The SMG Family wishes Rebecca Stevens a HAPPY BIRTHDAY today!! You ROCK Bec!
We’re 100% positive you’ve heard the saying “the customer is always right” thousands of times before, right? Well, right. Except a recently posted article on the Huffington Post is telling us that that saying is wrong. We were caught completely off guard. It’s not often that you run into such a passionately written op-ed, and especially one that contradicts something everyone has heard through their lives. “The customer is always right” is most of the times meant to be the number one rule in business, but here are Alexander Kjerulf top five reasons to why this rule is wrong:
1. It makes employees unhappy
2. It gives abrasive customers an unfair advantage
3. Some customers are bad for business
4. It results in worse customer service
5. Some customers are just plain wrong
You can check out the reasoning behind each of his comments on his full article at the Huffington Post. But just from looking at these, what would you say? Do you agree with Alexander or do you believe that “the customer is always right” still holds true these days? Let us know what you think! (Huffington Post)
Creativity and innovation: two things you would assume people knew they needed for their business to succeed. False. A lot of people and business owners, don’t understand that they need those two elements to have an ever growing, appealing and successful business. Unfortunately, nowadays, if you fail to incorporate creativity and innovation into your business, you are cutting yourself short and preventing your business from reaching its full potential. Sad, right?
We’re not saying it’s easy. It’s far from that actually. But, it can be done. The number one thing you should do to improve your chances of fostering a creative and innovative environment? Train management to accept it. Managers need to not only accept this situation but also be able to recognize good ideas and run with them without second guessing themselves and their team. Managers should also be able to foster this creative environment and help their teams come up with the most compelling ideas without limiting them. The next and organic step, for that matter, is translating those ideas into actual performance. (Mashable)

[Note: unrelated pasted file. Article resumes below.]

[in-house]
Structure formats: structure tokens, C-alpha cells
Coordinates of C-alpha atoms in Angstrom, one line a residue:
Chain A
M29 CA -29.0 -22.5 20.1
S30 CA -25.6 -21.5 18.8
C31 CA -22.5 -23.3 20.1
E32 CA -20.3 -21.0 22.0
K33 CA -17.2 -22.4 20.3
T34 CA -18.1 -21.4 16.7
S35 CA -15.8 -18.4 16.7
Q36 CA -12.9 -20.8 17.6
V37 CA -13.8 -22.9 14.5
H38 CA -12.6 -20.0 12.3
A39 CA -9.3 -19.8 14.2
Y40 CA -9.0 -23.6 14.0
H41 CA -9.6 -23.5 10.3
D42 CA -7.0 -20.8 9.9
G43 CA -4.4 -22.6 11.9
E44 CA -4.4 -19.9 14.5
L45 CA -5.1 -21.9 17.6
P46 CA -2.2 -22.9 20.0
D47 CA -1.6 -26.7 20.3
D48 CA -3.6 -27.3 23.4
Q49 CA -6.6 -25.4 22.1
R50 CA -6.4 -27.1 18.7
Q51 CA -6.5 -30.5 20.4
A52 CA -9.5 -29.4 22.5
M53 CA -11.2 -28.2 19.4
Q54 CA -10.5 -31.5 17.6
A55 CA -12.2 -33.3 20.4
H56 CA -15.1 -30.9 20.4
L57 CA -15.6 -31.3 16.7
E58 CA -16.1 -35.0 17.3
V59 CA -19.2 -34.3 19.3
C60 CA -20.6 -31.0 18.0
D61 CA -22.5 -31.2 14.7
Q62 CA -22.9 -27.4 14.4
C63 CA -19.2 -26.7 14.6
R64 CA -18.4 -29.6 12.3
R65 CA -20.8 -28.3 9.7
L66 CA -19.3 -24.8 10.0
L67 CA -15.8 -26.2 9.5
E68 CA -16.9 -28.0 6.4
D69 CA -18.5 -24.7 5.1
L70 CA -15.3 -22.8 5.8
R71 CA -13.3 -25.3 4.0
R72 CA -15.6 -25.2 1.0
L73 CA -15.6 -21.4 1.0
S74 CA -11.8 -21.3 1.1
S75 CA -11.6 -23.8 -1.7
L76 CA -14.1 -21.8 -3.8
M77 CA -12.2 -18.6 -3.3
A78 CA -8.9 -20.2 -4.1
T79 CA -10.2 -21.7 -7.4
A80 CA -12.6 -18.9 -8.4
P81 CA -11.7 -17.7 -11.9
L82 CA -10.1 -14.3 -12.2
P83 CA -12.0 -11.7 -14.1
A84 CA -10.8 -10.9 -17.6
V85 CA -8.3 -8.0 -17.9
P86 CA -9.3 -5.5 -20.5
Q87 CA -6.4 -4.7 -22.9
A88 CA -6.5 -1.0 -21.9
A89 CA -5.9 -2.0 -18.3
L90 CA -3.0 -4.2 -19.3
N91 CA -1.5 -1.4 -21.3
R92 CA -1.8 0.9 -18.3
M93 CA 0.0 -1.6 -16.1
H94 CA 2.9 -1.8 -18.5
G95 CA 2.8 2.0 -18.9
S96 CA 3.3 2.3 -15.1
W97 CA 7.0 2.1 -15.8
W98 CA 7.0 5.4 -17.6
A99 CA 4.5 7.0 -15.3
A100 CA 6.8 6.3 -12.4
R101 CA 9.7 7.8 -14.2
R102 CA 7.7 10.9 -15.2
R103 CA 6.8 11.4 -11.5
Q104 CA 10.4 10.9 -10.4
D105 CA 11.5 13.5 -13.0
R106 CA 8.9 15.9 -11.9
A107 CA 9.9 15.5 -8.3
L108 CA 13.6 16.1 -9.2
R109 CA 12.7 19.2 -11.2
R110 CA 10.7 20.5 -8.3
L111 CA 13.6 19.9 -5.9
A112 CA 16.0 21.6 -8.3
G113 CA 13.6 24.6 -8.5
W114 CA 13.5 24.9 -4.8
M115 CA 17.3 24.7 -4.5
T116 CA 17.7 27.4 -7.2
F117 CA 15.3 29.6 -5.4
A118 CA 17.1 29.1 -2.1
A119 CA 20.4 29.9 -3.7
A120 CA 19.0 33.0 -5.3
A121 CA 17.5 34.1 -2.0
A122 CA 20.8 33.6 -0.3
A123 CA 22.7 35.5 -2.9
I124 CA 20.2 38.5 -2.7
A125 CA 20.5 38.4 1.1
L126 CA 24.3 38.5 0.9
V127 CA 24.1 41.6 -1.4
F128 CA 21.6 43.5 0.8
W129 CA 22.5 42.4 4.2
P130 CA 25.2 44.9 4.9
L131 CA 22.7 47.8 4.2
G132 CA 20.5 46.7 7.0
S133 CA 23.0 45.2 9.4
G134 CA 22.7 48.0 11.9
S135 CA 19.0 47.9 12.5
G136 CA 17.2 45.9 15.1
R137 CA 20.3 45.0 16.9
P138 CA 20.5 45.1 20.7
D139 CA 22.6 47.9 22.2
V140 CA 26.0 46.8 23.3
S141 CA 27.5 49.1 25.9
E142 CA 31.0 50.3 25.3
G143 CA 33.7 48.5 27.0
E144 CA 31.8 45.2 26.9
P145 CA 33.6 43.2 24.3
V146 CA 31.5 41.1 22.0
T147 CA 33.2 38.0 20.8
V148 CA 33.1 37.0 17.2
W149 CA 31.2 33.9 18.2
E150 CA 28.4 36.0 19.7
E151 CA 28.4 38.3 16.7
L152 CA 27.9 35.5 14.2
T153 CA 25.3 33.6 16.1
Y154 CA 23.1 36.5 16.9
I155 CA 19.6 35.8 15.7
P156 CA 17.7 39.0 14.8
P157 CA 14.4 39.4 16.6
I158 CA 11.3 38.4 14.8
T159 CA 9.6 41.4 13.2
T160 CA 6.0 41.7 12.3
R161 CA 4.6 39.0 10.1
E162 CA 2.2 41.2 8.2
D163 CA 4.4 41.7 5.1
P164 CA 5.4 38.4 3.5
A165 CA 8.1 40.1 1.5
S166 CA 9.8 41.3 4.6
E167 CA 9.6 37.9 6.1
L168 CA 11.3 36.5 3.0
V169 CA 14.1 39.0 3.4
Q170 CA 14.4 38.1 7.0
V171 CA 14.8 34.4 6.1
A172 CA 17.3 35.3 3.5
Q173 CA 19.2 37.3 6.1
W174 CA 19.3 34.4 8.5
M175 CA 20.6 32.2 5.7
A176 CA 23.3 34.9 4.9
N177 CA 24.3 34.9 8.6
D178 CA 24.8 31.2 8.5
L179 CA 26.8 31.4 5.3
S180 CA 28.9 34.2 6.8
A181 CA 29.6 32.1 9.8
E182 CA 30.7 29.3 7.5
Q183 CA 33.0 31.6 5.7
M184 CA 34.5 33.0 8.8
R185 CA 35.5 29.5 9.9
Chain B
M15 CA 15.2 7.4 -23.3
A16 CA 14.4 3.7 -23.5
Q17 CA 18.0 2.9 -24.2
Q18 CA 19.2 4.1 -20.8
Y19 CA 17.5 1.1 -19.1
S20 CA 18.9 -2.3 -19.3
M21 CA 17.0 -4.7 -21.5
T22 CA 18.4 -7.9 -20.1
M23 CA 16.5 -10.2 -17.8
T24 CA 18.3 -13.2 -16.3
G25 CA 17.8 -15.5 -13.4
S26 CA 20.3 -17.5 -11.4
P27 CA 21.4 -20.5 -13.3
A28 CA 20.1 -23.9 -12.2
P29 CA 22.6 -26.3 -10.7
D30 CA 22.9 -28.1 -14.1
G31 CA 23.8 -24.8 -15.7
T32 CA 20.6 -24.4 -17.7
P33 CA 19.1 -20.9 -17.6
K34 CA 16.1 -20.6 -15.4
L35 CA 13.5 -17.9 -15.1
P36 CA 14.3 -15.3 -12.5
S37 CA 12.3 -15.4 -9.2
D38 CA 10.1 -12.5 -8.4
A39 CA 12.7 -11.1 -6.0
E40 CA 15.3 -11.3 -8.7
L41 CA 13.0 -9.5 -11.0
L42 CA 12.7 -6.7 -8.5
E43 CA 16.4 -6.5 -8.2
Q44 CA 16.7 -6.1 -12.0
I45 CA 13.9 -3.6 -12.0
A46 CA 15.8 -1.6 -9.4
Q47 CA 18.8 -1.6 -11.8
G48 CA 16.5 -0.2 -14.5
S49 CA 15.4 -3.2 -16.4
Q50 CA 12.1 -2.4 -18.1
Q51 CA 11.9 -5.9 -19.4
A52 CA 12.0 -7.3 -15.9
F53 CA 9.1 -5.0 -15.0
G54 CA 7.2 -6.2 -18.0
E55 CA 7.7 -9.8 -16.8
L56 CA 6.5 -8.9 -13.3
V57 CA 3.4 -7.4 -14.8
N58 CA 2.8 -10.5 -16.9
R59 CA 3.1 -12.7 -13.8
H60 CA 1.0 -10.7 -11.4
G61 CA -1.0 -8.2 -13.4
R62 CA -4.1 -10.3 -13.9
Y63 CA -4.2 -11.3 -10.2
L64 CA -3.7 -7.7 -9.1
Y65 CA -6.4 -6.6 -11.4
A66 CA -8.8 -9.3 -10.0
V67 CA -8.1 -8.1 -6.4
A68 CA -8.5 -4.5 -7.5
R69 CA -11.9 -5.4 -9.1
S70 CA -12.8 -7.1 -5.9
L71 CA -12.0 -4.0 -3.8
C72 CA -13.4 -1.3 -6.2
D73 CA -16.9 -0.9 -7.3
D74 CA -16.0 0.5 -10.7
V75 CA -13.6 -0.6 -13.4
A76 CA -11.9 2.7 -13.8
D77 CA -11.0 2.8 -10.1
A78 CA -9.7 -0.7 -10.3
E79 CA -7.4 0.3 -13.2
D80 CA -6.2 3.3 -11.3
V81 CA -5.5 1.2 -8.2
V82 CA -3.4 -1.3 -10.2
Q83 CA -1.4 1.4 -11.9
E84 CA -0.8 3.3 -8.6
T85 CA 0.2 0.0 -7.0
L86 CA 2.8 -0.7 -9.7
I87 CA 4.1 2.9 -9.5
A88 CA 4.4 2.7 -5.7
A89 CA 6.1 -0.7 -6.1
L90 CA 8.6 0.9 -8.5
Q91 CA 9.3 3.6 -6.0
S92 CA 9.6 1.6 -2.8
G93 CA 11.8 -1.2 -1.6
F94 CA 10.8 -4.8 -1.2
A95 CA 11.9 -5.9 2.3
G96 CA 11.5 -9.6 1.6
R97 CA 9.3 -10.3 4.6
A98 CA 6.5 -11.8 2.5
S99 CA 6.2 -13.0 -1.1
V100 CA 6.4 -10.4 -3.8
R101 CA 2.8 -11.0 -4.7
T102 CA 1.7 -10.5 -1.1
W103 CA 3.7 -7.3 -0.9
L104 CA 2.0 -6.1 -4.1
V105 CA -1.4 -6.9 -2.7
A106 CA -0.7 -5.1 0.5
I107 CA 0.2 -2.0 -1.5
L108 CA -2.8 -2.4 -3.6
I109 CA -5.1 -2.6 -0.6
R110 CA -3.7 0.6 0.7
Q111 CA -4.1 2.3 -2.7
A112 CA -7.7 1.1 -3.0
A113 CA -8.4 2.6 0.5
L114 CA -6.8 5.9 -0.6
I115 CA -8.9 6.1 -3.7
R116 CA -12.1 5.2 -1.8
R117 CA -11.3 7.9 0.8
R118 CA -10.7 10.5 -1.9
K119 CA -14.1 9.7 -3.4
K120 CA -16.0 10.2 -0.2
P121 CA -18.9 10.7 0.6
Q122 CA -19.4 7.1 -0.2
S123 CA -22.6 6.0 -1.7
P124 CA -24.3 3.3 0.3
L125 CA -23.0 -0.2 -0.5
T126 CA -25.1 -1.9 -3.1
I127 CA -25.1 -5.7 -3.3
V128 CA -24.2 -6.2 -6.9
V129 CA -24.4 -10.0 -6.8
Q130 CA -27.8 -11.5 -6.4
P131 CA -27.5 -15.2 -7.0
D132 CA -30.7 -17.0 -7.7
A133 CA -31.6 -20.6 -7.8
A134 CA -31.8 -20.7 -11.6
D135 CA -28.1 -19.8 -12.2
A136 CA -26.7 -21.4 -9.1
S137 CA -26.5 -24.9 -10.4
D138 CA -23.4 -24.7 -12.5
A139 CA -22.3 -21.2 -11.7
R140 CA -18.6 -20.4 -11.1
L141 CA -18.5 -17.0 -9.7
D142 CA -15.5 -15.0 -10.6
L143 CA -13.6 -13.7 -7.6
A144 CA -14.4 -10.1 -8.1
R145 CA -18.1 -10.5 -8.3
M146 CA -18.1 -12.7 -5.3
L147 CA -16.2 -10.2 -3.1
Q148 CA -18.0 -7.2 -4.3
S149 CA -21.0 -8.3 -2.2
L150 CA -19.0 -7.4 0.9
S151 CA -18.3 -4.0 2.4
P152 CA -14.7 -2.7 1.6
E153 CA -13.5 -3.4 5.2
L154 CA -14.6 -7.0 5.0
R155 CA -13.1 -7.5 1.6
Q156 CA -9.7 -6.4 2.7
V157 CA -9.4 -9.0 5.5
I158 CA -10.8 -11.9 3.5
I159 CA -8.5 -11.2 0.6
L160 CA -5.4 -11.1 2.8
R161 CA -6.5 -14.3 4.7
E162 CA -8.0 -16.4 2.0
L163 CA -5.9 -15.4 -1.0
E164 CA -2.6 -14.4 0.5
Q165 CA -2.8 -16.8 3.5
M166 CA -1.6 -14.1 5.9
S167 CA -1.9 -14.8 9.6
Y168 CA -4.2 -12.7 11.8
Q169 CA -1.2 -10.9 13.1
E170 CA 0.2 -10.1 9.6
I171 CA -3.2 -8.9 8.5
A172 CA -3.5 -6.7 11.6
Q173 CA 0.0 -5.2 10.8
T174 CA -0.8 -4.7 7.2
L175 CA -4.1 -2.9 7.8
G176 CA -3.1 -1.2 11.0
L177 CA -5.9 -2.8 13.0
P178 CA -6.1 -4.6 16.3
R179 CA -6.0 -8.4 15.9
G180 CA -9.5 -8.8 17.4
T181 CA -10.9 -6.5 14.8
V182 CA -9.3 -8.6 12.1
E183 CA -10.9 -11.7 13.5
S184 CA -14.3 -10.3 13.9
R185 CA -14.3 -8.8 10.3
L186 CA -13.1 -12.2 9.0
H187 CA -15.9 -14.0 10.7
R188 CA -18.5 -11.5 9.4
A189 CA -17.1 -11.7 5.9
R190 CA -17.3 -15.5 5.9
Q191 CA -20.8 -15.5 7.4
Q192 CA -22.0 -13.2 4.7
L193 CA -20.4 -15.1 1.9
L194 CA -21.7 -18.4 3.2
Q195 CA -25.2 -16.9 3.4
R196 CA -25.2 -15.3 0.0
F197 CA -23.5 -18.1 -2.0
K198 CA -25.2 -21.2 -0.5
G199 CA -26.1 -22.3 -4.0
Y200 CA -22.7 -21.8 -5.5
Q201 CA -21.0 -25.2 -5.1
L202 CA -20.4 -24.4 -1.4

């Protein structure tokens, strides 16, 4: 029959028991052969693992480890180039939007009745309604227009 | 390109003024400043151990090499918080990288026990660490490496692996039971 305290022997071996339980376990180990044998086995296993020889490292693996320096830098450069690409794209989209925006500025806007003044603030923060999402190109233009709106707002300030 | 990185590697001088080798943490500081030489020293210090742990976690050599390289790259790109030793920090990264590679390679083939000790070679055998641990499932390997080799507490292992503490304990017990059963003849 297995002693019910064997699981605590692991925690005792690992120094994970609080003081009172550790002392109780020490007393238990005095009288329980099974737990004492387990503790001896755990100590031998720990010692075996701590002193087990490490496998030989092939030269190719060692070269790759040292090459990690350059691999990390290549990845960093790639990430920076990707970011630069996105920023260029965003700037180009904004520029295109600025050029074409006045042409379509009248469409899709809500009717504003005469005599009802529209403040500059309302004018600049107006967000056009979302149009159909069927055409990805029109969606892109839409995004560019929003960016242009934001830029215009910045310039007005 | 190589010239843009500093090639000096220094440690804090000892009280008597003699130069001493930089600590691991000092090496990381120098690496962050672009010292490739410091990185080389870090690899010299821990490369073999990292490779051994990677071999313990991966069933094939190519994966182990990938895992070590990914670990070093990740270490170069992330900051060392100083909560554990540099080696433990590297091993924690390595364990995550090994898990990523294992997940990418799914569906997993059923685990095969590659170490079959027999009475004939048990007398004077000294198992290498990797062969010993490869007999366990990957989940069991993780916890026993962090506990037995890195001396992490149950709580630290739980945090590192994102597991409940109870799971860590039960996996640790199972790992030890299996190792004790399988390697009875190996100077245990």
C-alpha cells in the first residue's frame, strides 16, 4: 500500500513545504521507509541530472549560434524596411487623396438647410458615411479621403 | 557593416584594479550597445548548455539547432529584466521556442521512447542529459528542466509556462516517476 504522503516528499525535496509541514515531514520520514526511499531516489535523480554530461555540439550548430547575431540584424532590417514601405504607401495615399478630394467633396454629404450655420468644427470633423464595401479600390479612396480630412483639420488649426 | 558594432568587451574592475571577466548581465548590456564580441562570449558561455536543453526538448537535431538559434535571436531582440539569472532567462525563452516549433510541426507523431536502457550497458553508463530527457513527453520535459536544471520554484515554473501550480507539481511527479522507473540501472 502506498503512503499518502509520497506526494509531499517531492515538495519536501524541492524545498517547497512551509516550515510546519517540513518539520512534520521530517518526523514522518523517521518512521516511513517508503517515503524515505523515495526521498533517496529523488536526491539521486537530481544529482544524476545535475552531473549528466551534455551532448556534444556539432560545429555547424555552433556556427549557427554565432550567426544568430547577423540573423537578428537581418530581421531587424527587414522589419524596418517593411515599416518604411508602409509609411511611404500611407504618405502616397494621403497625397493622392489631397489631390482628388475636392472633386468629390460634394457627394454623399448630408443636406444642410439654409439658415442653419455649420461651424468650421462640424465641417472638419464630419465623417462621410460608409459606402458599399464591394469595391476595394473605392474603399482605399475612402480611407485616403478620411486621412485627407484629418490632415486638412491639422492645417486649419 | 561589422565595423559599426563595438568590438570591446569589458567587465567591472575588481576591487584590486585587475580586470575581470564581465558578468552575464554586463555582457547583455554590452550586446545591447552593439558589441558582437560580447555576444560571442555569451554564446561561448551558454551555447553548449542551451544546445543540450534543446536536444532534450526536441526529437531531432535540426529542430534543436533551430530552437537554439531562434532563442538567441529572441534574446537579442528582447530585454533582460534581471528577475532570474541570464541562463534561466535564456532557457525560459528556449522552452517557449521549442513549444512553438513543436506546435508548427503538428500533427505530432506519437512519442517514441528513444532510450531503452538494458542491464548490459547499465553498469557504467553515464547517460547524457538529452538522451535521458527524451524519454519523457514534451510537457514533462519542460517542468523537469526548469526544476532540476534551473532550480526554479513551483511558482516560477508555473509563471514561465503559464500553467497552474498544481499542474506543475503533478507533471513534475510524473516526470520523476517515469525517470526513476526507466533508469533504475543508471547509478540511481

We hope you’re prepared to get “social” and super super uncomfortable. The fact that someone wrote this song, and that it is so awkward should prove that they are not really great at social media, right? Couldn’t really tell you what part makes us more uncomfortable. There’s the #selfie fest, then the rap, oh man. Just all of it. So, so rough. We can’t even really put it into words. We don’t know about you guys, but we really wouldn’t give that guy our business. Thankfully, you have people like us that care about your business and know what we’re doing.
As some of you may know, we live in a world where our information is sold to major corporations. Information is a very vague word in this case. Data brokers can access where you live, your age, your habits and ultimately create profiles on you. Once they create these profiles on you they then sell it to major corporations so that they can more effectively target and advertise to you. As we’re sure you’re thinking right now, there are some major privacy issues involved in this whole ordeal.